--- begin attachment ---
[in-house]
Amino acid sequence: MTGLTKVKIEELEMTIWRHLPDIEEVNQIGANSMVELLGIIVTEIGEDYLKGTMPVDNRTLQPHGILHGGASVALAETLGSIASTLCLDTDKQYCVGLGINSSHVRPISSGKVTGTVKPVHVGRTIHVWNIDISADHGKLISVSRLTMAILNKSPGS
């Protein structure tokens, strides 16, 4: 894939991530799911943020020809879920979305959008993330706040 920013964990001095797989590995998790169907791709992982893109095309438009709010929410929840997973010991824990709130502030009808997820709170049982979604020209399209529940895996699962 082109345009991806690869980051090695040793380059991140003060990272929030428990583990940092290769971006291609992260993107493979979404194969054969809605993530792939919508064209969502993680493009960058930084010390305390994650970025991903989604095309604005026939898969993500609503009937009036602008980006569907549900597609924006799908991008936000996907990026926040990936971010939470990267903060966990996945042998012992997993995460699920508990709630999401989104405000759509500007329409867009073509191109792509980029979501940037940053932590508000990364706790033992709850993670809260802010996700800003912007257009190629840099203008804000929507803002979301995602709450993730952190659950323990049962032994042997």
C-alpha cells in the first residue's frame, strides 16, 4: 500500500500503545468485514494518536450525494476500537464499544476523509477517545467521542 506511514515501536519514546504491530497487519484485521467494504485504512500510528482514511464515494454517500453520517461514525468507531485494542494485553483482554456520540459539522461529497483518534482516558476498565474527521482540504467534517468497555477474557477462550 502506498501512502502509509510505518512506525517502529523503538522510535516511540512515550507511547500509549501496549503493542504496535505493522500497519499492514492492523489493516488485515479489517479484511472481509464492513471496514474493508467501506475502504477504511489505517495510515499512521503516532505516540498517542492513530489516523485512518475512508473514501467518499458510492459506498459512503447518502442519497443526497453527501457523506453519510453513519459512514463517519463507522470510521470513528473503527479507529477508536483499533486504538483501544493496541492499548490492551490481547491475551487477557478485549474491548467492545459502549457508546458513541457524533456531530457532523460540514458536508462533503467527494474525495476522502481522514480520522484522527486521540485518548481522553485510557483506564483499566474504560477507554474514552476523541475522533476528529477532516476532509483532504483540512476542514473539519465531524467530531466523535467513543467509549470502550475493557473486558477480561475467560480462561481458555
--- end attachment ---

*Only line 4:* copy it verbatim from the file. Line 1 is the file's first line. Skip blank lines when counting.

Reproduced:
C-alpha cells in the first residue's frame, strides 16, 4: 500500500500503545468485514494518536450525494476500537464499544476523509477517545467521542 506511514515501536519514546504491530497487519484485521467494504485504512500510528482514511464515494454517500453520517461514525468507531485494542494485553483482554456520540459539522461529497483518534482516558476498565474527521482540504467534517468497555477474557477462550 502506498501512502502509509510505518512506525517502529523503538522510535516511540512515550507511547500509549501496549503493542504496535505493522500497519499492514492492523489493516488485515479489517479484511472481509464492513471496514474493508467501506475502504477504511489505517495510515499512521503516532505516540498517542492513530489516523485512518475512508473514501467518499458510492459506498459512503447518502442519497443526497453527501457523506453519510453513519459512514463517519463507522470510521470513528473503527479507529477508536483499533486504538483501544493496541492499548490492551490481547491475551487477557478485549474491548467492545459502549457508546458513541457524533456531530457532523460540514458536508462533503467527494474525495476522502481522514480520522484522527486521540485518548481522553485510557483506564483499566474504560477507554474514552476523541475522533476528529477532516476532509483532504483540512476542514473539519465531524467530531466523535467513543467509549470502550475493557473486558477480561475467560480462561481458555